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Halifax container cargo rising

2016-02-02

Greg Wight, President and CEO of Algoma Central Corporation since 2008  recently announced to employees his plan to retire from the Corporation during the 1st quarter of  2015.
Mr. Wight joined the Marine Division of Algoma Central Railway in January 1980 as the Division's Controller. At that time, Algoma's Marine Division owned and operated 12 Great Lakes vessels and had revenues of $66 million.
Today, as CEO, Greg heads an organization that owns and operates 33 Great Lakes vessels and has interests in ocean shipping and real estate. In 2013 the Corporation reported revenues of $500 million.
Mr. Wight  rose steadily in the Company, holding a variety of financial roles, eventually moving to St. Catharines in 1996 following the sale of the Algoma Central Railway and the consolidation of the Company's marine operations in the city.
In addition to his responsibilities at Algoma and a number of positions with industry related organizations
"Come January, I will have been with Algoma for 35 years," Mr. Wight said "and I could not have asked for a better Company or group of people to work with. Algoma has risen to be the largest owner and operator of Canadian flag vessels on the Great Lakes - St. Lawrence Waterway. The Company prides itself on its contribution to the Canadian economy and on the role it plays in the communities in which employees live and work."
Mr. Wight continued, "Algoma is a very strong company that has been recognized as one of Canada's Best Managed Companies in both 2012 and 2013."
"Greg deserves tremendous praise for his contributions to the company", said Duncan Jackman, Chairman of the Board of Directors of Algoma.  "His leadership and focus have been so important to the success of Algoma, particularly during a period of such economic uncertainty.  Greg's accomplishments extend to the fleet renewal program he championed, which leaves Algoma well positioned for future success."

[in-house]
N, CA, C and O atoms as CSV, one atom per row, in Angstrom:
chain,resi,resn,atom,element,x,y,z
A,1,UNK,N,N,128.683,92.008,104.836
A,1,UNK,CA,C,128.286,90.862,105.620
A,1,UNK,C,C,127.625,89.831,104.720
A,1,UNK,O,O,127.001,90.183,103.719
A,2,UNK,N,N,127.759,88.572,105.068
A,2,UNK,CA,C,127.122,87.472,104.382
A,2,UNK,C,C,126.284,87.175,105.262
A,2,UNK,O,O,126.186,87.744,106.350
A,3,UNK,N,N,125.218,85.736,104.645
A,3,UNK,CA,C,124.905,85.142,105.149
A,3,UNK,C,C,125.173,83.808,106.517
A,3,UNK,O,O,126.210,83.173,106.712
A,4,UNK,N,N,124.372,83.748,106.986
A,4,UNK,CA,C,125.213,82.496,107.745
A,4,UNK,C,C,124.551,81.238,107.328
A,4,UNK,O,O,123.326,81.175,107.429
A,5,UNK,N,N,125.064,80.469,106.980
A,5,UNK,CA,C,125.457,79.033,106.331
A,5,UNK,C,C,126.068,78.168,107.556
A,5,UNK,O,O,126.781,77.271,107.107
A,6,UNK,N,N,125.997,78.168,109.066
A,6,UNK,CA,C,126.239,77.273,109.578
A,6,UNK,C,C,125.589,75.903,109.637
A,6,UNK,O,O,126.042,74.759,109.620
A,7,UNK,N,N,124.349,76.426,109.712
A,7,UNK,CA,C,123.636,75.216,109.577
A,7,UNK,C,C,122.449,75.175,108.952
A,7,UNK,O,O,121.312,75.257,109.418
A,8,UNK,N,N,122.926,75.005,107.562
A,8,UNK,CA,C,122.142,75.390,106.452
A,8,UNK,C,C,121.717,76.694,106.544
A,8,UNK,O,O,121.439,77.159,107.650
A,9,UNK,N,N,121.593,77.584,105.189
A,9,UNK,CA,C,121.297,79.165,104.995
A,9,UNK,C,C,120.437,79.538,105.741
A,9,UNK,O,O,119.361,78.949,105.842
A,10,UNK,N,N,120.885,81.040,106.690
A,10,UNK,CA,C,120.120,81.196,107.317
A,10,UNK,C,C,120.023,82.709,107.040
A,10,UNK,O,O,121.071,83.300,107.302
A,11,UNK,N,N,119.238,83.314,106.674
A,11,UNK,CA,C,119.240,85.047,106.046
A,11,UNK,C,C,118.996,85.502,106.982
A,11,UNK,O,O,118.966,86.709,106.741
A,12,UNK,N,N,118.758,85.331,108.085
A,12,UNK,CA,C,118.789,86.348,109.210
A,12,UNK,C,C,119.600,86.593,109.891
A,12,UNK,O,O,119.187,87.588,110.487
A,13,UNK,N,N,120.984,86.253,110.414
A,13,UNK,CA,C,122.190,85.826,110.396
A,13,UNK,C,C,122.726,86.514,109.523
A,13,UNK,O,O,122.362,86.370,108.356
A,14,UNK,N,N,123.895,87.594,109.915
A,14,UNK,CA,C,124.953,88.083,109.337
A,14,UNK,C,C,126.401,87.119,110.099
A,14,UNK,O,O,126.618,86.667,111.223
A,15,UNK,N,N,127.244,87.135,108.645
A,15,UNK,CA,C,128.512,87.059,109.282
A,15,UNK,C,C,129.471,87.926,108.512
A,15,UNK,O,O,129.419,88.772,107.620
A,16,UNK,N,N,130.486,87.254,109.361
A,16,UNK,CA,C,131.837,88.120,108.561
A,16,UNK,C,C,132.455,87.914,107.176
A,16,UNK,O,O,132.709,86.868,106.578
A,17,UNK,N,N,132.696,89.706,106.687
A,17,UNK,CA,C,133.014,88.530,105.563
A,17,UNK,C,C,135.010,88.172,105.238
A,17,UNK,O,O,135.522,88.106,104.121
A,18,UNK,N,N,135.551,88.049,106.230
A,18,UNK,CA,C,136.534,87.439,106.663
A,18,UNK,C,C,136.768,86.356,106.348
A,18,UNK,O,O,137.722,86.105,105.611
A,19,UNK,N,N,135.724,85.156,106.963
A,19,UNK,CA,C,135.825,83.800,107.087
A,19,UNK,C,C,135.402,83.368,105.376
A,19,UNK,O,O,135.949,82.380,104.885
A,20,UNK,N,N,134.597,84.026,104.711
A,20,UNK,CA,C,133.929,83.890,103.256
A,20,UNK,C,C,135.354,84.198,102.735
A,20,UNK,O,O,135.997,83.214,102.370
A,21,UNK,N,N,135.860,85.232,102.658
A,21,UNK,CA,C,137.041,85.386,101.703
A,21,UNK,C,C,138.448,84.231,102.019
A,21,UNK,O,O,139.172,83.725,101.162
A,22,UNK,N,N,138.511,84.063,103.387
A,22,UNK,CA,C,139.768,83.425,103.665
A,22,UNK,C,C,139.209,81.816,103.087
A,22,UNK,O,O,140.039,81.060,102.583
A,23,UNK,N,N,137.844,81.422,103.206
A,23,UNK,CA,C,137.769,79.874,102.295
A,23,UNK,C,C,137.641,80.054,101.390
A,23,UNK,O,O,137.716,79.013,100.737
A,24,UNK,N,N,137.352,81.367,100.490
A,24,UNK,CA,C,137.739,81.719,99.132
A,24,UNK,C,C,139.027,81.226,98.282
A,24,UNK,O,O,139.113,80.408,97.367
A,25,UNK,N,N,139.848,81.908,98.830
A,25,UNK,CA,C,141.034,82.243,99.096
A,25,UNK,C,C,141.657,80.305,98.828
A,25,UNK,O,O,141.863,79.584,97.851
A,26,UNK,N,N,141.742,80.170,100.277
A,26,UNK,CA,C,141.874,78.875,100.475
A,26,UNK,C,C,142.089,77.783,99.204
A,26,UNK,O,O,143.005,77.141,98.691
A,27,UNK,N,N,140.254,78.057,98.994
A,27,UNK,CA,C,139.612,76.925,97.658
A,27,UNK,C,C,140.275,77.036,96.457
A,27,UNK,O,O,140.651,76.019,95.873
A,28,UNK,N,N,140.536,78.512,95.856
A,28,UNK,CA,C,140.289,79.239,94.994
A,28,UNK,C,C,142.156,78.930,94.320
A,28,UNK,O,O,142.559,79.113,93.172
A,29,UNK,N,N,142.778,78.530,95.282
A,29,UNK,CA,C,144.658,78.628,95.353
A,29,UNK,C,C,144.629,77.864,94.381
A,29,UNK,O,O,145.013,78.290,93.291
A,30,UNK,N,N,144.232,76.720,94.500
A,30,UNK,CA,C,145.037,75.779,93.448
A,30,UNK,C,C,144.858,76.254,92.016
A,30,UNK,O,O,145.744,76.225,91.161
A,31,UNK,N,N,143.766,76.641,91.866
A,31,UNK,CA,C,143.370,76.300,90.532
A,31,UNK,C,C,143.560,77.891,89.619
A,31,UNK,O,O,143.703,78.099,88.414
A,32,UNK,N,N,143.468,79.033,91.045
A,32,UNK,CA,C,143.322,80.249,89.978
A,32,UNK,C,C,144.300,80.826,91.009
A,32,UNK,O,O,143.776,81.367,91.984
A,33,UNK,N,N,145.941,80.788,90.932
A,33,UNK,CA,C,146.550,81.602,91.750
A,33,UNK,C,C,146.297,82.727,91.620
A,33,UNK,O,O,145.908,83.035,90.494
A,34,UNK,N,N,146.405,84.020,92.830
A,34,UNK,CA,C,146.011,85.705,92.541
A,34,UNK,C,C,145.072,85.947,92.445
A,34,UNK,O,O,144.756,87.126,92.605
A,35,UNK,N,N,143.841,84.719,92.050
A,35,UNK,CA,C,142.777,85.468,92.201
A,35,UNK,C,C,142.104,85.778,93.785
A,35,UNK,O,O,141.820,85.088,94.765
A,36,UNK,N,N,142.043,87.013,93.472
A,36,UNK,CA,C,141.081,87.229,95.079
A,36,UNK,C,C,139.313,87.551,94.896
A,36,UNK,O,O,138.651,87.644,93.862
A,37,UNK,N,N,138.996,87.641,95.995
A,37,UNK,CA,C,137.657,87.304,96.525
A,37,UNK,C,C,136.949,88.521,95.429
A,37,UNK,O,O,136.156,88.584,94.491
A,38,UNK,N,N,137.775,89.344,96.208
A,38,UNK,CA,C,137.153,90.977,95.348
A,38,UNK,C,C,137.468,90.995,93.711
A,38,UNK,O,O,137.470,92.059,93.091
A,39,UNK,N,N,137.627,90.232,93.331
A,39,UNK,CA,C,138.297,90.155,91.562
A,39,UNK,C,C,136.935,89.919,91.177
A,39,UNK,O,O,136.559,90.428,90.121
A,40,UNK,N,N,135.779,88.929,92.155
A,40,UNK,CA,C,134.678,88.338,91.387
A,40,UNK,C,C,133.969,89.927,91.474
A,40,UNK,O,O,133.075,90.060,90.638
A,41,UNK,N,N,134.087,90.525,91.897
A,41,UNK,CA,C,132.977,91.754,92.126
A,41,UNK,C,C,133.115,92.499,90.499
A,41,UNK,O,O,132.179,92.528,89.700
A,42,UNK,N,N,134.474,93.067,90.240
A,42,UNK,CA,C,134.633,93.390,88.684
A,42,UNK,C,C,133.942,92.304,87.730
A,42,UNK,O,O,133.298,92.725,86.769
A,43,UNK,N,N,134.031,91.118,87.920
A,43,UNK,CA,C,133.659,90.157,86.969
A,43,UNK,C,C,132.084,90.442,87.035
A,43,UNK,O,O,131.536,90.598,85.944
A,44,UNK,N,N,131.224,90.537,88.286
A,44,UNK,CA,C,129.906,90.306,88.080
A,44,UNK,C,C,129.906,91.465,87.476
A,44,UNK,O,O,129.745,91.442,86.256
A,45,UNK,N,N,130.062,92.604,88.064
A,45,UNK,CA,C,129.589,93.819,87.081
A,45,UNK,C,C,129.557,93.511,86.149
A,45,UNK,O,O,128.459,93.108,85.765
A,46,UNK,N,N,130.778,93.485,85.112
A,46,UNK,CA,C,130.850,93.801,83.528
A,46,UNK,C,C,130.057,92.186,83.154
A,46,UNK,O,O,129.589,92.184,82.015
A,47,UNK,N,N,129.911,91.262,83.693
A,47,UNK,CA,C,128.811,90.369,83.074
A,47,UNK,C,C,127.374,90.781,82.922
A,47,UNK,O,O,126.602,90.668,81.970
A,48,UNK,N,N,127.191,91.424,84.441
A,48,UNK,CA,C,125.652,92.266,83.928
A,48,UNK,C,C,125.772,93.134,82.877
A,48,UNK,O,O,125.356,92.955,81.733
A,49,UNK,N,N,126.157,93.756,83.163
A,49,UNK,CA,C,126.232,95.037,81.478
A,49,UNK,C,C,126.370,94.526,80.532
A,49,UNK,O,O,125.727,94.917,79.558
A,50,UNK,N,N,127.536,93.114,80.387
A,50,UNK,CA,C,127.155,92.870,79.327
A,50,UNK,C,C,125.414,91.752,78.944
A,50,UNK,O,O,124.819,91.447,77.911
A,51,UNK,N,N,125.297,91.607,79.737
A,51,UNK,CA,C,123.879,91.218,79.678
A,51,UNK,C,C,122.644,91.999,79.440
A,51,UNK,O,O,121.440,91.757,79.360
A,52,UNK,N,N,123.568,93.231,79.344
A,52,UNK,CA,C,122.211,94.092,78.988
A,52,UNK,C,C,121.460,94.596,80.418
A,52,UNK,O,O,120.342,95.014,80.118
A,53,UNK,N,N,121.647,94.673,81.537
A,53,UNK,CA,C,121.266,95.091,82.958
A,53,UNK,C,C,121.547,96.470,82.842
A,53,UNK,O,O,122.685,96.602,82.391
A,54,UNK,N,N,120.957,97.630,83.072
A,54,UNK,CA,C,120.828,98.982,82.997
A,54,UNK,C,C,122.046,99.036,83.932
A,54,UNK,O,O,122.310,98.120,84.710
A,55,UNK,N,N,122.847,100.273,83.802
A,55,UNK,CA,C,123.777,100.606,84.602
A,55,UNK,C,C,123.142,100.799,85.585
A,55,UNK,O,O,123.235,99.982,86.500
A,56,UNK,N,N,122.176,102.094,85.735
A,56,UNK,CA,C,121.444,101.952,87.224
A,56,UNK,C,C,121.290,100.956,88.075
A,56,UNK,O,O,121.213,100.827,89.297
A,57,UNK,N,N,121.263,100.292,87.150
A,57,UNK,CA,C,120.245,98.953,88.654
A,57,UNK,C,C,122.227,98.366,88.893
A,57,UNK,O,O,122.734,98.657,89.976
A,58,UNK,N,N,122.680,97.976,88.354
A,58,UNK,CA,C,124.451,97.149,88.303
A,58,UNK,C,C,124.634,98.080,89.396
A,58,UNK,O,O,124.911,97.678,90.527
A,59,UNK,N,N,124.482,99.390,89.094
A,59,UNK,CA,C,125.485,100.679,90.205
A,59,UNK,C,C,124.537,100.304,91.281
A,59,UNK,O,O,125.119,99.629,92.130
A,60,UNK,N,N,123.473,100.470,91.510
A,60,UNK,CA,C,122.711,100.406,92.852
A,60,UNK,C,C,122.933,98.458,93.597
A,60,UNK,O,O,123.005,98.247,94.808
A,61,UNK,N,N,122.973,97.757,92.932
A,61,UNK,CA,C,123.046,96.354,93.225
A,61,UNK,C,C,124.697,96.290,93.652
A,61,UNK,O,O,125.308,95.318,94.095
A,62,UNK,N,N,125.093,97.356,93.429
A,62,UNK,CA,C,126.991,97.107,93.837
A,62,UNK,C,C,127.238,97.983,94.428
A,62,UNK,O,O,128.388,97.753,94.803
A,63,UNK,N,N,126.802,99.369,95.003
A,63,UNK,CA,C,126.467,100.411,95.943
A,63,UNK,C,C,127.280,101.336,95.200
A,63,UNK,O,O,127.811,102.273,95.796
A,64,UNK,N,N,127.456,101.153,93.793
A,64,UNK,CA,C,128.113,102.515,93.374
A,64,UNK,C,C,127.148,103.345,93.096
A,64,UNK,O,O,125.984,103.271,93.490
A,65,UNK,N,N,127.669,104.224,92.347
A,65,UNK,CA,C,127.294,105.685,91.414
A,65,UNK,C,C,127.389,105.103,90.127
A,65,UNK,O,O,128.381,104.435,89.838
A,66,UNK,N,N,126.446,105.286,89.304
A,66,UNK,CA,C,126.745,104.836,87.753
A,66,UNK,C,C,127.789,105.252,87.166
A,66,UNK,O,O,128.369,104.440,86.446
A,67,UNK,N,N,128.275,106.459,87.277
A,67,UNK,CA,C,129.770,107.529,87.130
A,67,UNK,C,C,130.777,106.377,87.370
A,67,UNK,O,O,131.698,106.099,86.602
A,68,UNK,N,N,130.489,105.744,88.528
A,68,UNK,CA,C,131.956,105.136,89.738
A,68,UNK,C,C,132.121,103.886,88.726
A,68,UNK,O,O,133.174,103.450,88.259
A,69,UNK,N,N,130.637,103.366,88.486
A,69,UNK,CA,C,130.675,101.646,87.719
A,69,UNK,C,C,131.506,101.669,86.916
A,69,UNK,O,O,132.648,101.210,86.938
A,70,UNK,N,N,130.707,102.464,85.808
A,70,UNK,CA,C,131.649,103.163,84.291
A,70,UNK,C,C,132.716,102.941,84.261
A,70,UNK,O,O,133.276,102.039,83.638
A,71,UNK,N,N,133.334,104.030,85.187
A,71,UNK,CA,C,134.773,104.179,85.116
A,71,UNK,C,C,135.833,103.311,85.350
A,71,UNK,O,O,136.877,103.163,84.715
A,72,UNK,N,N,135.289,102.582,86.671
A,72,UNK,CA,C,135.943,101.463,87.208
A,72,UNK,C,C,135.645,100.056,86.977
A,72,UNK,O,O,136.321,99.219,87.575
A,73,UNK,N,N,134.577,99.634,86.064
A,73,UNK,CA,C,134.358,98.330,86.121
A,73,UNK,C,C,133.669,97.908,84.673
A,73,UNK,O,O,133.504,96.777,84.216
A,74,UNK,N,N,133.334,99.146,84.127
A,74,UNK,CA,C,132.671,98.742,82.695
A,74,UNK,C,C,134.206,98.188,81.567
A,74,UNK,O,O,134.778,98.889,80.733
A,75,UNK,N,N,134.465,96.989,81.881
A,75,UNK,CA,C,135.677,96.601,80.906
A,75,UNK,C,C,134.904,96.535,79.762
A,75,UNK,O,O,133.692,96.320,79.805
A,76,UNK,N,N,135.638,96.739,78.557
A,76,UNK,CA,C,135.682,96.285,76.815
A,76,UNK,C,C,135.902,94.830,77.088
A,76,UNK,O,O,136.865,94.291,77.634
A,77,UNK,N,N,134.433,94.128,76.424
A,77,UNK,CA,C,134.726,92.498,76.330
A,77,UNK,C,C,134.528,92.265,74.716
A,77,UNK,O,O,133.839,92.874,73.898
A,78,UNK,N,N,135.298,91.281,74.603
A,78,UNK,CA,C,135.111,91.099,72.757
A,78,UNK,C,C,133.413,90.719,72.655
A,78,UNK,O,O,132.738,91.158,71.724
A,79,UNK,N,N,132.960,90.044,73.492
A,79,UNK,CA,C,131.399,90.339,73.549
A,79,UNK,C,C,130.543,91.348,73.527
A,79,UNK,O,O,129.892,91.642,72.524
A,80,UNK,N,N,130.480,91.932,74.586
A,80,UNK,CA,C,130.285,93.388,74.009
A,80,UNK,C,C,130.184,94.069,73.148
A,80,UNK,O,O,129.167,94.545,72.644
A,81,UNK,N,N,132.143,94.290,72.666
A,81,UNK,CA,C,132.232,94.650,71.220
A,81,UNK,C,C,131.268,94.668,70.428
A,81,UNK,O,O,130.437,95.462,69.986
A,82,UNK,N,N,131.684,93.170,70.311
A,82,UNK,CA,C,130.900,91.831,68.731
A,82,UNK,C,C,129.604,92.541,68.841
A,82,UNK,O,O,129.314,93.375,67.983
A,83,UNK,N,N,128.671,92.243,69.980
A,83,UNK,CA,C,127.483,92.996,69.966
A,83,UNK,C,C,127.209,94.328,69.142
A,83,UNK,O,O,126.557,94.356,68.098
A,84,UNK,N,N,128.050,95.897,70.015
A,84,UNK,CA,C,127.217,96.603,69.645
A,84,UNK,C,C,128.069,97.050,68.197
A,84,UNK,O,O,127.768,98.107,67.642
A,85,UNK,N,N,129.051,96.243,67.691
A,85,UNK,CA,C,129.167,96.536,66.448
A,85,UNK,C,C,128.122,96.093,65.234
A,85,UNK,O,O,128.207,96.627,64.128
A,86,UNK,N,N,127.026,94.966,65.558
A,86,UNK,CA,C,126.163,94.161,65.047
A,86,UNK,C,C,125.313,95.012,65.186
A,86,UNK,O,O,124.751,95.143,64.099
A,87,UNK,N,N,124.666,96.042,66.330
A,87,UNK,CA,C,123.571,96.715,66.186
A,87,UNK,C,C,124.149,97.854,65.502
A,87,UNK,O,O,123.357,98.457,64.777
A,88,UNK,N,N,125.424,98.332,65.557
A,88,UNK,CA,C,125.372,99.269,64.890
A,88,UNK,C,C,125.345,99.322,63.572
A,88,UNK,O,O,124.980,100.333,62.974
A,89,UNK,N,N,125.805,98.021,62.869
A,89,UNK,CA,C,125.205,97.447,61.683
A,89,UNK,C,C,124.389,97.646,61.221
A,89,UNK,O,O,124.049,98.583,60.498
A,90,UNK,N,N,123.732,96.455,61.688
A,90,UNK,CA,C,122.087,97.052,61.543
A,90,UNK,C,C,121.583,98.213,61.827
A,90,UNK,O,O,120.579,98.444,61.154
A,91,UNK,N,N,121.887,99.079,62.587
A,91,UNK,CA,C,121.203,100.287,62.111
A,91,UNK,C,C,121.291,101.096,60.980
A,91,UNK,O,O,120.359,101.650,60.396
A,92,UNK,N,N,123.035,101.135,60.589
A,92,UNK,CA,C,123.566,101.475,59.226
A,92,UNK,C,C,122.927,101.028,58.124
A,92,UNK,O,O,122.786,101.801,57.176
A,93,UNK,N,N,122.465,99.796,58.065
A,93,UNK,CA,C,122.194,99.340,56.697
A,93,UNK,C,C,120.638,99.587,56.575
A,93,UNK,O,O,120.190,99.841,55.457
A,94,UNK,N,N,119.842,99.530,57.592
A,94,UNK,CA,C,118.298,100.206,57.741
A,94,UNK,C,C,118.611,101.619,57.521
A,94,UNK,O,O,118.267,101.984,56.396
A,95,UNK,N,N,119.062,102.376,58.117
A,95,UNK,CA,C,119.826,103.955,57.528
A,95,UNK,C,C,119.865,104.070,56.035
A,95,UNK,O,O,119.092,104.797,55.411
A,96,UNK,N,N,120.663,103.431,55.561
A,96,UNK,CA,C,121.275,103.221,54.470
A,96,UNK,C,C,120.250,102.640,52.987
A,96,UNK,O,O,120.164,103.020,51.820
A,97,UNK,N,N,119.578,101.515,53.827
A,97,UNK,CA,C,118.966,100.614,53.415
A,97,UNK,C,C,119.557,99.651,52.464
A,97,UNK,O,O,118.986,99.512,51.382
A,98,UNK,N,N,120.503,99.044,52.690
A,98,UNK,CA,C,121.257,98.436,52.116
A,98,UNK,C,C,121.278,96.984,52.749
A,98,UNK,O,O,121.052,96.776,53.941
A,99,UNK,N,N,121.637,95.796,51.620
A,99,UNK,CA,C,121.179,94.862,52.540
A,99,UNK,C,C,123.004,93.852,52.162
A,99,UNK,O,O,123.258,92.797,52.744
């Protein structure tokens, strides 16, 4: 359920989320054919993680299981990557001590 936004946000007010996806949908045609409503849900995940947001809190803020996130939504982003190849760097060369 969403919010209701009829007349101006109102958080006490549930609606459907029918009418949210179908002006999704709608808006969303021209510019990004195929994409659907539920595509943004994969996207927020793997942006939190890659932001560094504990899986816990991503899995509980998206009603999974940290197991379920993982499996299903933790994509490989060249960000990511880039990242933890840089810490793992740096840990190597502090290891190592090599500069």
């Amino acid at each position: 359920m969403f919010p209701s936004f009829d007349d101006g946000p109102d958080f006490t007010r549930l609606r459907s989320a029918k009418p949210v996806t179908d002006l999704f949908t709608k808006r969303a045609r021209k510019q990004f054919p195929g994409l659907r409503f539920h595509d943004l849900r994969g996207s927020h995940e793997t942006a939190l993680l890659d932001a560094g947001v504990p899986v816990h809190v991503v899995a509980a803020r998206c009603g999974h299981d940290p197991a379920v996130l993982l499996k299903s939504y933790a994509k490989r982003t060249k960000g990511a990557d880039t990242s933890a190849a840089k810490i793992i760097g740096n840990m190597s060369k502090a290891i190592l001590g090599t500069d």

The Board of Algoma has engaged an executive search firm to assist them in the process of selecting Mr. Wight's successor and will consider both internal and external candidates for the role.
(Photo ACC)Greg Wight soon retiring from Algoma

The upward trend in container activity which began in April at the Port of Halifax continued into the fourth quarter, resulting in a 4.6% increase in container cargo in 2015. Statistics released  for the full year showed container volume at 418,359 TEUs.

Container throughput in the fourth quarter climbed by 22.3% over a year earlier, with 113,067 container units handled.

Port-wide cargo through HPA and non-HPA facilities declined moderately to 7.6 million tonnes. (Photo Steve Farmer)

 
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Seaway posts 9.5% cargo decline in 2015

2016-01-28

The St. Lawrence Seaway handled 36 million tonnes of cargo during a commercial navigation season that ended on December 31 amidst mild winter conditions, with grain at volumes well above the five year average leading the way. A 40% drop in coal activity to 2.5 million tonnes, however, was a major factor bringing the overall total down by 9.5% from the 2014 level of nearly 40 million tonnes.

Grain volumes amounted to 10.8 million tonnes versus 12 million tonnes in 2014. Nevertheless, the Port of Thunder Bay reported its second best season in 15 years, with more than 2.3 million tonnes of grain shipped on lakers and salties since the beginning of November.